New data released by the Education Department Wednesday showed 10.8 percent of student borrowers who entered loan repayment in 2015 had defaulted within three years.
That's a slight drop from the previous year's rate of 11.5 percent, driven mostly by lower defaults at public and nonprofit colleges. For-profit colleges saw a slight increase in defaults.
Borrowers go into default on their loans when more than 270 days pass without them making a payment.
Only 12 mostly small institutions faced the loss of federal aid for high default rates, compared to 10 in the previous year. Colleges and universities can lose eligibility for Pell Grants or federal student loans if their cohort default rates exceed 30 percent in three consecutive years, and they can lose access to student loans if that rate exceeds 40 percent in a single year.
But many more schools had high default rates that were not subject to sanctions. The new data included 174 institutions with default rates at or above 25 percent.
Michael Itzkowitz, a senior fellow at the think tank Third Way, said the low number of colleges subject to sanction shows that the cohort default rate is an ineffective tool for restricting aid from going to low-performing institutions.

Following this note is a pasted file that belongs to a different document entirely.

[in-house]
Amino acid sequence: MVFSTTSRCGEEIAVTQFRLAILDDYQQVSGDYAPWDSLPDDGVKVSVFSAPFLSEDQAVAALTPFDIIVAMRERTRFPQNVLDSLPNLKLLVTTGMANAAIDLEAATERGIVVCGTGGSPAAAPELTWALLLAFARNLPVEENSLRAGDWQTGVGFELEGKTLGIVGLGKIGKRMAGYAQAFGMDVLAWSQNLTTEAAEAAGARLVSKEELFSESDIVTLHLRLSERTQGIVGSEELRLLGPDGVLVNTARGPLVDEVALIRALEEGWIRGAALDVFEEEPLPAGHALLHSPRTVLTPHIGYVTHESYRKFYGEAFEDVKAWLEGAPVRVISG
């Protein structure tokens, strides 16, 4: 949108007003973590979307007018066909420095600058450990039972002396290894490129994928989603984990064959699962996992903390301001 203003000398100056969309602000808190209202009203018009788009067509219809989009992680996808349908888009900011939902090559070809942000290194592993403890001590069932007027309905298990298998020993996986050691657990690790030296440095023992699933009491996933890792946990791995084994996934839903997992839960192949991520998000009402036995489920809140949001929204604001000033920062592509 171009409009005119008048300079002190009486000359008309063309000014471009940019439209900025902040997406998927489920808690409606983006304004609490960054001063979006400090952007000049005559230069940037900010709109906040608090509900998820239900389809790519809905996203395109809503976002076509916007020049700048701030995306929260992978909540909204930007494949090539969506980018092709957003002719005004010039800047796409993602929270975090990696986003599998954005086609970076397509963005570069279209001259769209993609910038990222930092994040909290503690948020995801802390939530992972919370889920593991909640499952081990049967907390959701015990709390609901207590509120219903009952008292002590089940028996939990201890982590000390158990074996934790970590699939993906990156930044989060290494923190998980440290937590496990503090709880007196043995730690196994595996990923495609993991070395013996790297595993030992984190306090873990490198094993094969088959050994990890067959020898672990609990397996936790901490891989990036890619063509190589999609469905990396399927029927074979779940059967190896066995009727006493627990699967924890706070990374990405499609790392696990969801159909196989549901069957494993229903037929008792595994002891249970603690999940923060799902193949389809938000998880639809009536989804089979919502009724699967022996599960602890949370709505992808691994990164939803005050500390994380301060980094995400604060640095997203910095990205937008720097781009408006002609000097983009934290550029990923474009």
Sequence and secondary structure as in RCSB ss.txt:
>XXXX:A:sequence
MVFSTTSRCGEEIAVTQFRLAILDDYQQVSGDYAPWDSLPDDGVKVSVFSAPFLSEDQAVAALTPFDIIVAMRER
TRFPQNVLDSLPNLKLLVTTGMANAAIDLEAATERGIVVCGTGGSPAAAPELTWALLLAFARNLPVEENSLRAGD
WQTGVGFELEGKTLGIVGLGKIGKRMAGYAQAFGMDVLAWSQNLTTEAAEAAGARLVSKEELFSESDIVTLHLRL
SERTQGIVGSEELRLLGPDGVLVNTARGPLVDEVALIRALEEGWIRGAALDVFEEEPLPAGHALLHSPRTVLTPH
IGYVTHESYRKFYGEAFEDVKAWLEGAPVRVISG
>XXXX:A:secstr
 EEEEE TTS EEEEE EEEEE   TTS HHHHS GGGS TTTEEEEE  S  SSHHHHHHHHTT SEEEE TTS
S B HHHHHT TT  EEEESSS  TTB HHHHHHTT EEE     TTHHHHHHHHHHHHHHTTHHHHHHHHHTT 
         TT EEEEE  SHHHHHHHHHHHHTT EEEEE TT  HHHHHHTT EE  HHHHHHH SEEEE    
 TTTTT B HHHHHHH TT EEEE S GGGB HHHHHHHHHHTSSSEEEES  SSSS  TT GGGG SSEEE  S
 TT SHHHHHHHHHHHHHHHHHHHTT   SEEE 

"Every year, it affects less than 1 percent of student borrowers, 1 percent of institutions and 1 percent of Title IV aid, even though we have data that show a much larger group of institutions where students are struggling to pay down their educational debt," he said.
Debbie Cochrane, vice president of the Institute for College Access and Success, called for stronger federal consumer protections so that fewer borrowers face default.
"The decline in student loan defaults announced today is encouraging, but it is only a part of the story," she said. "Today's rate captures students who default within three years of leaving school, but many more of these students are likely to default in the coming years, especially students who are low-income, African American or attended for-profit colleges. A million students continue to default every year and nearly nine million are now in default."